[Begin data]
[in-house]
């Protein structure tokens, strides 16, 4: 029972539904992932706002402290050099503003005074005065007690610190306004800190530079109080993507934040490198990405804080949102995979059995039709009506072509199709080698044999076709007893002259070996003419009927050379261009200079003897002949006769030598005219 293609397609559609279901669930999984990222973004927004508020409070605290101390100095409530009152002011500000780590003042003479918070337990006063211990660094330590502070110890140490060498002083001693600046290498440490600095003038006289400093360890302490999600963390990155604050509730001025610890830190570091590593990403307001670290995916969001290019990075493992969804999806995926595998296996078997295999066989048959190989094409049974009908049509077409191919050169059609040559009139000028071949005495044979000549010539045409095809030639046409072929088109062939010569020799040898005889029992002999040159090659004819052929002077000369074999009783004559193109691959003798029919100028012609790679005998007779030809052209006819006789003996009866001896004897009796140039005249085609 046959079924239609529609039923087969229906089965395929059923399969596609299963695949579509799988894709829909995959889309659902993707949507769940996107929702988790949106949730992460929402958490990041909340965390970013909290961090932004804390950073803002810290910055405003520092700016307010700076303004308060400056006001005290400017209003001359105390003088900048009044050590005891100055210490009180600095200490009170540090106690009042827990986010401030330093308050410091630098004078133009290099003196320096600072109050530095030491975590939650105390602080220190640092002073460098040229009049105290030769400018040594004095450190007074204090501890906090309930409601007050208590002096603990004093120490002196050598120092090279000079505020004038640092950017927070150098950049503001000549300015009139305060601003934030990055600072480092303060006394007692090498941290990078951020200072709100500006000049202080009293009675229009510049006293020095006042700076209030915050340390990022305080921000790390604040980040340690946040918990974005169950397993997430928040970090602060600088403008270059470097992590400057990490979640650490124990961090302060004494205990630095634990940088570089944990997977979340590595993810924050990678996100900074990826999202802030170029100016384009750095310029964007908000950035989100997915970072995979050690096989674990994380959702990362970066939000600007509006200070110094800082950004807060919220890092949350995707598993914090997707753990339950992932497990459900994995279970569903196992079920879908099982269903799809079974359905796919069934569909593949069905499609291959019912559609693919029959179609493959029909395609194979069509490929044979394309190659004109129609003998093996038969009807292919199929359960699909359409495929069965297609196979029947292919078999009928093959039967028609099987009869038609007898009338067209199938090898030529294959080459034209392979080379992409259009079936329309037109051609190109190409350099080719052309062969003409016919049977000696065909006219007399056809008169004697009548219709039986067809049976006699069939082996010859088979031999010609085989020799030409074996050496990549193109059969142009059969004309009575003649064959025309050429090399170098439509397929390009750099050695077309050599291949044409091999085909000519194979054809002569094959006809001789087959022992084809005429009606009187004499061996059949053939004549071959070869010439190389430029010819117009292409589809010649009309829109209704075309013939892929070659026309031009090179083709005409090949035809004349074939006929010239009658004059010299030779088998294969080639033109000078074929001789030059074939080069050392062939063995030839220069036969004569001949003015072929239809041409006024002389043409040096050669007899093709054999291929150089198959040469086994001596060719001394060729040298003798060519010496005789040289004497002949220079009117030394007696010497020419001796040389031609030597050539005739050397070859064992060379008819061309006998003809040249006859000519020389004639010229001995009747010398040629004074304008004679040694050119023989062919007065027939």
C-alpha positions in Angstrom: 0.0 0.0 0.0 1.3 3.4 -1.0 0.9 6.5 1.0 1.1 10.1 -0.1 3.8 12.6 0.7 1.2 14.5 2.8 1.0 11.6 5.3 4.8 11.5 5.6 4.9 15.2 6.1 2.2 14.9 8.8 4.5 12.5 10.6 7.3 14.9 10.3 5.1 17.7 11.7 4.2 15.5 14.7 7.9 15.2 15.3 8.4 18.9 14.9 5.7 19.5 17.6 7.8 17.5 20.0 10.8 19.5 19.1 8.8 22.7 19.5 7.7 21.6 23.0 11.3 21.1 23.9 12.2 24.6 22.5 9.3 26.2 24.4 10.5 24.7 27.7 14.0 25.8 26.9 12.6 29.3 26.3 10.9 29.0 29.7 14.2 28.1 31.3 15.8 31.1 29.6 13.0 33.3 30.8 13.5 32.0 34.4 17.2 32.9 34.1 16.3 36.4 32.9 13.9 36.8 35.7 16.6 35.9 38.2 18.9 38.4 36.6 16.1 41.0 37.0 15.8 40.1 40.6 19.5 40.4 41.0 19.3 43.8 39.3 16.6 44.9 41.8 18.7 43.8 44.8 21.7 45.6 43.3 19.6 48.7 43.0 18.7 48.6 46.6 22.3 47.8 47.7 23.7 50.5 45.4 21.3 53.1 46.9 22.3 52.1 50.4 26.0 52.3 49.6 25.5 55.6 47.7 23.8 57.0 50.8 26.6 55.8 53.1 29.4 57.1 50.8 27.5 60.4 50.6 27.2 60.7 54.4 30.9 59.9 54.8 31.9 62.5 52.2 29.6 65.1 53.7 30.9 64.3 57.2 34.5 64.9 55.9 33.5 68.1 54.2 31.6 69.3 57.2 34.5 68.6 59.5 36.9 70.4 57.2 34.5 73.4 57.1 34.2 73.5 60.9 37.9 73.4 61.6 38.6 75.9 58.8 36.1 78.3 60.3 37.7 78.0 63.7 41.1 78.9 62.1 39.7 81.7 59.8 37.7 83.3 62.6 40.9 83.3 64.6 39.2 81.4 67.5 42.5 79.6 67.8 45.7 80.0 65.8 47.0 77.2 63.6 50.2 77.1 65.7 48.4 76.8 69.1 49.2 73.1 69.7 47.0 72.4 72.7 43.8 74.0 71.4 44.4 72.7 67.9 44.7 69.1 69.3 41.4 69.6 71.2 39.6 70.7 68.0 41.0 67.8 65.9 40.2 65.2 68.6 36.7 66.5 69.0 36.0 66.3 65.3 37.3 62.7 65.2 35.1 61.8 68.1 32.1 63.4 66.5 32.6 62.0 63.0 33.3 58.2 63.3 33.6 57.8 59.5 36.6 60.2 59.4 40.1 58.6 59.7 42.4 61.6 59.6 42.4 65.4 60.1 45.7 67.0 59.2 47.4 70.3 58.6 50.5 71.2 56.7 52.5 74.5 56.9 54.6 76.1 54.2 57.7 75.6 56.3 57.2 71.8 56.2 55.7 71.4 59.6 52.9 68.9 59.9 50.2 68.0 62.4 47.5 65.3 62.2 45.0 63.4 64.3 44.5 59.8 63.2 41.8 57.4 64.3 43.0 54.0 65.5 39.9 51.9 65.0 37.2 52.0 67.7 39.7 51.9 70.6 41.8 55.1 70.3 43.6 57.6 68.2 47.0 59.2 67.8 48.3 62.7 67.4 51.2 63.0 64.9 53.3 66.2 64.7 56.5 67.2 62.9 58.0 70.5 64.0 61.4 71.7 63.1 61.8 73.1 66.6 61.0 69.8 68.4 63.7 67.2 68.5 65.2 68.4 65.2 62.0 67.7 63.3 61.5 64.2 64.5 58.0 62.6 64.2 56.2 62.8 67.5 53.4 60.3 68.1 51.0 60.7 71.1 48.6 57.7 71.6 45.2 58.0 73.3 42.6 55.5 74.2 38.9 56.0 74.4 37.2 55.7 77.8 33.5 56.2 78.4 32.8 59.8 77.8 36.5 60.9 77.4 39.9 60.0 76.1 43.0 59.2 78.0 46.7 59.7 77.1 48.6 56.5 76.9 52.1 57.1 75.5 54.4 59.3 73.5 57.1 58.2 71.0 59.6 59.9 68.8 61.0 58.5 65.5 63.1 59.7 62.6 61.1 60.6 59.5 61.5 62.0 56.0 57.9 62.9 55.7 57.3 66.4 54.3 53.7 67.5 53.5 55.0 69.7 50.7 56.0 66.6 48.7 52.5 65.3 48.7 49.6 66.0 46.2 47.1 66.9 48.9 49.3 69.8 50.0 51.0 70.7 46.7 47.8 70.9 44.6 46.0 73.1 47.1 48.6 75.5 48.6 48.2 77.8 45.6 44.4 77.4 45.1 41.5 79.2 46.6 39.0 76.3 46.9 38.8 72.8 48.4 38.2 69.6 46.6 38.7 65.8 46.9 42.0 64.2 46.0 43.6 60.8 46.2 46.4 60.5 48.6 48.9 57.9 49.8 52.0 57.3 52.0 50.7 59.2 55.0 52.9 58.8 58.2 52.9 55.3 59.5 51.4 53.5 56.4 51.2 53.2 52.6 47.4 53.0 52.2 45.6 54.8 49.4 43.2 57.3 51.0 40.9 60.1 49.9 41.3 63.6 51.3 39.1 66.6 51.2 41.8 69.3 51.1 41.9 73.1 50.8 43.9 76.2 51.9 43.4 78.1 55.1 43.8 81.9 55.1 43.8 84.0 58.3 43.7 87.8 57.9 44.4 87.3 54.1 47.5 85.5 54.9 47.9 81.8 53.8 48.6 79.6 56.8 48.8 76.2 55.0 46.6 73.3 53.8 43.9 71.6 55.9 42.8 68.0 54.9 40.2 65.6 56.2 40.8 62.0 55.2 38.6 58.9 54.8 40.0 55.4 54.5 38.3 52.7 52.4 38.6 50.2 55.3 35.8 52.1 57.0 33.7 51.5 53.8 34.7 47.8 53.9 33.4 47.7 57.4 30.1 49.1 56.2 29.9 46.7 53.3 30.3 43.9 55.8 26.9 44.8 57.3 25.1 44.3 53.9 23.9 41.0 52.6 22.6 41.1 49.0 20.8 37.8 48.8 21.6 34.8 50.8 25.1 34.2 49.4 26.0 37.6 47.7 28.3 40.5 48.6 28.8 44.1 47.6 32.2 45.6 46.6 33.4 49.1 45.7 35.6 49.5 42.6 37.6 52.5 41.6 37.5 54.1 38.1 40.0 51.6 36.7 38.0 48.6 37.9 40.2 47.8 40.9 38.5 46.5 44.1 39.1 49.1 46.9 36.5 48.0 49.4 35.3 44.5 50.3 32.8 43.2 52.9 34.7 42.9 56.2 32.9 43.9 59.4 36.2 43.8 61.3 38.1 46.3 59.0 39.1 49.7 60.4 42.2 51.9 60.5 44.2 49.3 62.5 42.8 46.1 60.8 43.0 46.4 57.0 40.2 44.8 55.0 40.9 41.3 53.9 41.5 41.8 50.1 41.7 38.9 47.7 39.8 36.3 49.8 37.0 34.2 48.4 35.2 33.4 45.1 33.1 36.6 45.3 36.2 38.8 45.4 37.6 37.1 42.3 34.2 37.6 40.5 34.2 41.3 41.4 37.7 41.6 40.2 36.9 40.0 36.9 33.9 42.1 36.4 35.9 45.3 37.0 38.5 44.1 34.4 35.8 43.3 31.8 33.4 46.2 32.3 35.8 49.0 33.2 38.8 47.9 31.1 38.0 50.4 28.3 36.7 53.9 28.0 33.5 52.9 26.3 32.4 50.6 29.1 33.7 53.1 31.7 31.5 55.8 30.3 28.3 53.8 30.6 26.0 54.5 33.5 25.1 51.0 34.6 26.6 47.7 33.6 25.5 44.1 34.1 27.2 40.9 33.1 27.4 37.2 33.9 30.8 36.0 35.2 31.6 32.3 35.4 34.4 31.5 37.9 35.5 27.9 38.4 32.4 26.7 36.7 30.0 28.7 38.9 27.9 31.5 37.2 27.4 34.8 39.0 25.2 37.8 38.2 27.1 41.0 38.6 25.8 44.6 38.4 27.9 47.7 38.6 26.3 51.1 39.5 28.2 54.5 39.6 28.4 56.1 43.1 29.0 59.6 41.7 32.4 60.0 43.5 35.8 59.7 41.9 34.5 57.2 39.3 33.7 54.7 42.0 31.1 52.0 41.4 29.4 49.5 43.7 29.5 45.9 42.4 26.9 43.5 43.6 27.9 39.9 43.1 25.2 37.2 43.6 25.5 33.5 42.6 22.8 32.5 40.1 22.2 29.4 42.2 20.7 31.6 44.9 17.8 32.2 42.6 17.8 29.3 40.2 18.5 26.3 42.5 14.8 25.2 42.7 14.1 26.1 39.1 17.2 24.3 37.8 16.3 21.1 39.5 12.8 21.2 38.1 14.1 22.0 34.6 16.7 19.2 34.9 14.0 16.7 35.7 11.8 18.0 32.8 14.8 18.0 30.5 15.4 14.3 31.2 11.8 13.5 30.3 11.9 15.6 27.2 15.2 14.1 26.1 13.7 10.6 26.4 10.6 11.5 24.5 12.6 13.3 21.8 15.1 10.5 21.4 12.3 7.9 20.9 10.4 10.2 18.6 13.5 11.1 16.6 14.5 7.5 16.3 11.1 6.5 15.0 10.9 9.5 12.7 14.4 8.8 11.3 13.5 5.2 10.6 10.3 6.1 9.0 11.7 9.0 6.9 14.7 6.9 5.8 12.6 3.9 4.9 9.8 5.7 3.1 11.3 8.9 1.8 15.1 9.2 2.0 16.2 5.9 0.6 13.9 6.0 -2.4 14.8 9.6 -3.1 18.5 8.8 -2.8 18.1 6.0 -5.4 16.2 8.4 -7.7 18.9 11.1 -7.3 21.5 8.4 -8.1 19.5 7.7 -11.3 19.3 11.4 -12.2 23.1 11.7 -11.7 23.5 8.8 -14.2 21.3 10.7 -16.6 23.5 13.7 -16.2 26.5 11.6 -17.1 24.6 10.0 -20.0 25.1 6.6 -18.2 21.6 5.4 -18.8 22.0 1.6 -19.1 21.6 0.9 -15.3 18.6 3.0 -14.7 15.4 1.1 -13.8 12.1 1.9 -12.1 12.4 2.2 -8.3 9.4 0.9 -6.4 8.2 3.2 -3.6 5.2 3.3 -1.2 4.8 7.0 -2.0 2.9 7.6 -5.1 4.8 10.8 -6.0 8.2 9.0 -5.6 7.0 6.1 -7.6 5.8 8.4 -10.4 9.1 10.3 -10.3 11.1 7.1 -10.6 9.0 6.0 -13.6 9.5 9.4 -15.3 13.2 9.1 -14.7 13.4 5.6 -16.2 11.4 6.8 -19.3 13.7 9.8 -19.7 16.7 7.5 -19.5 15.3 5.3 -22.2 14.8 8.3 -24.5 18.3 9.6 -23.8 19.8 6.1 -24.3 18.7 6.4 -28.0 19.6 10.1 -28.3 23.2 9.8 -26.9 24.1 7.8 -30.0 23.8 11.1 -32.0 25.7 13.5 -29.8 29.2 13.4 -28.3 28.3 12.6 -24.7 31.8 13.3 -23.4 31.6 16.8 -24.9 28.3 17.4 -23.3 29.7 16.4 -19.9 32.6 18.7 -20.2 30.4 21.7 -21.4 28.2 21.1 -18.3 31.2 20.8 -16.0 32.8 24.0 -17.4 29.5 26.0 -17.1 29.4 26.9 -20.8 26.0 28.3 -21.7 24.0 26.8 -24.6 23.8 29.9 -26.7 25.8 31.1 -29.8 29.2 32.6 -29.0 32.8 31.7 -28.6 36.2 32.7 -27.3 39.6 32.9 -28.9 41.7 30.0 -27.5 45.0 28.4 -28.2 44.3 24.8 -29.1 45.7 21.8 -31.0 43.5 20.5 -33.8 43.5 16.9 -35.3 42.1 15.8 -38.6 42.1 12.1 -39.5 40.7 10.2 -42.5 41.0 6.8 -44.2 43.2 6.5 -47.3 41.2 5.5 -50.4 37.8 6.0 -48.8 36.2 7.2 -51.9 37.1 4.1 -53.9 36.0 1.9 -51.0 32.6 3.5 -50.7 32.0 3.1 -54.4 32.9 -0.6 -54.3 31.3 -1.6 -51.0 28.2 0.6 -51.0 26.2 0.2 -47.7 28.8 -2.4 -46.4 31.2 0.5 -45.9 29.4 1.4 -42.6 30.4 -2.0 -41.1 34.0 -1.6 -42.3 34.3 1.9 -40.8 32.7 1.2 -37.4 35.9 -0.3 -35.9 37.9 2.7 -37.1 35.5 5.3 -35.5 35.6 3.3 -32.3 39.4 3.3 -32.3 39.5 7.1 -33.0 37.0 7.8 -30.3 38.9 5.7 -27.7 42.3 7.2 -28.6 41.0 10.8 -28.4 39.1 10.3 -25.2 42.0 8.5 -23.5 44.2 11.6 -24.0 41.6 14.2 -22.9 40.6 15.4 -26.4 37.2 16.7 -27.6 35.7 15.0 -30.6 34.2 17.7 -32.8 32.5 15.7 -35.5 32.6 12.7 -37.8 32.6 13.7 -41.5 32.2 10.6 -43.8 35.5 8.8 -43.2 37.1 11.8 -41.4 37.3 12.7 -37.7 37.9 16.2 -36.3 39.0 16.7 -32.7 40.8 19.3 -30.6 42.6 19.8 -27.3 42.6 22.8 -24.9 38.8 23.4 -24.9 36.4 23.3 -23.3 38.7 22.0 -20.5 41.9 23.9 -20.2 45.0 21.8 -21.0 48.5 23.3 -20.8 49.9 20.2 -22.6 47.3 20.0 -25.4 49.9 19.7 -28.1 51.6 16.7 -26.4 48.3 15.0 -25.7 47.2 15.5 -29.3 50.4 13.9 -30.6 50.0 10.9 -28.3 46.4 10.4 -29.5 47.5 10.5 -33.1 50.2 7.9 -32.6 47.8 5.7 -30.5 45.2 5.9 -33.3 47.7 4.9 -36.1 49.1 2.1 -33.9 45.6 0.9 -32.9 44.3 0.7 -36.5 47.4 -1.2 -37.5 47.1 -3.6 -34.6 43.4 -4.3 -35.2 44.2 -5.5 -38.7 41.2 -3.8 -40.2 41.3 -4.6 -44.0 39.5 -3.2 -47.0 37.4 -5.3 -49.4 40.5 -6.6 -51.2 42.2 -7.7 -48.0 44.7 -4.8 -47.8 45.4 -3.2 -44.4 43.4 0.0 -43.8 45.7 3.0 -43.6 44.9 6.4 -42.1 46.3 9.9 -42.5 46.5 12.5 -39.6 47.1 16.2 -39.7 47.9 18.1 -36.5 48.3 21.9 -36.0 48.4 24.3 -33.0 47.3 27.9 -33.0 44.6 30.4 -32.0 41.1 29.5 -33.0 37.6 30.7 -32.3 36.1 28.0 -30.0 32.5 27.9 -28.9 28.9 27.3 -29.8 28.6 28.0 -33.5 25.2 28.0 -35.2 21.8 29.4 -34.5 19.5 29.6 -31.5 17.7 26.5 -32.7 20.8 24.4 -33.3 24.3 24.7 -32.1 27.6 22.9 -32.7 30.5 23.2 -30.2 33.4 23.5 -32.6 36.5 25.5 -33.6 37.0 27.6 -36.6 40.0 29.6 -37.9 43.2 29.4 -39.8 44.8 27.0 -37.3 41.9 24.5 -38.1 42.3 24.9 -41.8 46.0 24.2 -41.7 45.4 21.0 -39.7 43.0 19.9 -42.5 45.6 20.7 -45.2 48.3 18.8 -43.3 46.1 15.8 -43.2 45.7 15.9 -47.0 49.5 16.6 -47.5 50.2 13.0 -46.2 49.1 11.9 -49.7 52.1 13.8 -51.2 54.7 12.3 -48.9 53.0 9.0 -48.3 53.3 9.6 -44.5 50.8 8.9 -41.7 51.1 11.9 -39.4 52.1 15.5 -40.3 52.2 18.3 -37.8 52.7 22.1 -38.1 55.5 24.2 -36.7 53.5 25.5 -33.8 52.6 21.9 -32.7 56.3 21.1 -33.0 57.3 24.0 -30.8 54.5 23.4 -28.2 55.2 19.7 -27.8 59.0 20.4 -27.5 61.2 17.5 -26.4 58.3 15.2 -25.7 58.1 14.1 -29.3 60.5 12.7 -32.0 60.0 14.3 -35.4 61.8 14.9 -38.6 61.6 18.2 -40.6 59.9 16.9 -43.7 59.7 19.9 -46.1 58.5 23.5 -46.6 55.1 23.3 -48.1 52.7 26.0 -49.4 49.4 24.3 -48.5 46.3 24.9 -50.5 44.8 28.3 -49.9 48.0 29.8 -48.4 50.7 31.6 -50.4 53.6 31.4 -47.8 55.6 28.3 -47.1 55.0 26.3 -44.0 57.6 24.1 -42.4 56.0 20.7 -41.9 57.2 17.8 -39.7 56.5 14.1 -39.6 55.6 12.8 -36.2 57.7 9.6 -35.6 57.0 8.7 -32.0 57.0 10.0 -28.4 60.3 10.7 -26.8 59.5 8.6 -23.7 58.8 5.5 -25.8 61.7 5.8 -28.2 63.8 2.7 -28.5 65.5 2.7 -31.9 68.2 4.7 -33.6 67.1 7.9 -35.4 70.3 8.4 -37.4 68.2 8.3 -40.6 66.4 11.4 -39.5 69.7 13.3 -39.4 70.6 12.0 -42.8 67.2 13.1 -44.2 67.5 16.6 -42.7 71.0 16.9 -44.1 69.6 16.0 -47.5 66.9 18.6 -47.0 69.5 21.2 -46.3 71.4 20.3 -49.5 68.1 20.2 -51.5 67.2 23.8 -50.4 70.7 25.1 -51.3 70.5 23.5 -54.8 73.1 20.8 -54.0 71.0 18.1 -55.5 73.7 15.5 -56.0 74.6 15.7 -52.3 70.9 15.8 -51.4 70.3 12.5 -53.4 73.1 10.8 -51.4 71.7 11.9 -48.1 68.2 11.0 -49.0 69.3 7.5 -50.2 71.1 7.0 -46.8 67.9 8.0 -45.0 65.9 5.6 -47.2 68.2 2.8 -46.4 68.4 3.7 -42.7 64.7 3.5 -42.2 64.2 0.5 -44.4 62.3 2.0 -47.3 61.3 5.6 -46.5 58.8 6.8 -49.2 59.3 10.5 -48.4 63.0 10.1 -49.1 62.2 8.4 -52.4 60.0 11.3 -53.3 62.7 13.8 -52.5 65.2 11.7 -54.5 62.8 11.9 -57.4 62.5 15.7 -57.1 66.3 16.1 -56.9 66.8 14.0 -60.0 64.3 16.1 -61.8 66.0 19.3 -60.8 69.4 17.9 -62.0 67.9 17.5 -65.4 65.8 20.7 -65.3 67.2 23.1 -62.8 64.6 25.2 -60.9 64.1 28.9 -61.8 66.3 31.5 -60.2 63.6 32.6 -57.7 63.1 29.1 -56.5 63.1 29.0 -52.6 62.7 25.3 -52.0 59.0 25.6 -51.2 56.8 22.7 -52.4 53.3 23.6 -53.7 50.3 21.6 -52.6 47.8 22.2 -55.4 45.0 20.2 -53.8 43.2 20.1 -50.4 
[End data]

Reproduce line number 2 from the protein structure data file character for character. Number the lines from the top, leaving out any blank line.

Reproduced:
């Protein structure tokens, strides 16, 4: 029972539904992932706002402290050099503003005074005065007690610190306004800190530079109080993507934040490198990405804080949102995979059995039709009506072509199709080698044999076709007893002259070996003419009927050379261009200079003897002949006769030598005219 293609397609559609279901669930999984990222973004927004508020409070605290101390100095409530009152002011500000780590003042003479918070337990006063211990660094330590502070110890140490060498002083001693600046290498440490600095003038006289400093360890302490999600963390990155604050509730001025610890830190570091590593990403307001670290995916969001290019990075493992969804999806995926595998296996078997295999066989048959190989094409049974009908049509077409191919050169059609040559009139000028071949005495044979000549010539045409095809030639046409072929088109062939010569020799040898005889029992002999040159090659004819052929002077000369074999009783004559193109691959003798029919100028012609790679005998007779030809052209006819006789003996009866001896004897009796140039005249085609 046959079924239609529609039923087969229906089965395929059923399969596609299963695949579509799988894709829909995959889309659902993707949507769940996107929702988790949106949730992460929402958490990041909340965390970013909290961090932004804390950073803002810290910055405003520092700016307010700076303004308060400056006001005290400017209003001359105390003088900048009044050590005891100055210490009180600095200490009170540090106690009042827990986010401030330093308050410091630098004078133009290099003196320096600072109050530095030491975590939650105390602080220190640092002073460098040229009049105290030769400018040594004095450190007074204090501890906090309930409601007050208590002096603990004093120490002196050598120092090279000079505020004038640092950017927070150098950049503001000549300015009139305060601003934030990055600072480092303060006394007692090498941290990078951020200072709100500006000049202080009293009675229009510049006293020095006042700076209030915050340390990022305080921000790390604040980040340690946040918990974005169950397993997430928040970090602060600088403008270059470097992590400057990490979640650490124990961090302060004494205990630095634990940088570089944990997977979340590595993810924050990678996100900074990826999202802030170029100016384009750095310029964007908000950035989100997915970072995979050690096989674990994380959702990362970066939000600007509006200070110094800082950004807060919220890092949350995707598993914090997707753990339950992932497990459900994995279970569903196992079920879908099982269903799809079974359905796919069934569909593949069905499609291959019912559609693919029959179609493959029909395609194979069509490929044979394309190659004109129609003998093996038969009807292919199929359960699909359409495929069965297609196979029947292919078999009928093959039967028609099987009869038609007898009338067209199938090898030529294959080459034209392979080379992409259009079936329309037109051609190109190409350099080719052309062969003409016919049977000696065909006219007399056809008169004697009548219709039986067809049976006699069939082996010859088979031999010609085989020799030409074996050496990549193109059969142009059969004309009575003649064959025309050429090399170098439509397929390009750099050695077309050599291949044409091999085909000519194979054809002569094959006809001789087959022992084809005429009606009187004499061996059949053939004549071959070869010439190389430029010819117009292409589809010649009309829109209704075309013939892929070659026309031009090179083709005409090949035809004349074939006929010239009658004059010299030779088998294969080639033109000078074929001789030059074939080069050392062939063995030839220069036969004569001949003015072929239809041409006024002389043409040096050669007899093709054999291929150089198959040469086994001596060719001394060729040298003798060519010496005789040289004497002949220079009117030394007696010497020419001796040389031609030597050539005739050397070859064992060379008819061309006998003809040249006859000519020389004639010229001995009747010398040629004074304008004679040694050119023989062919007065027939």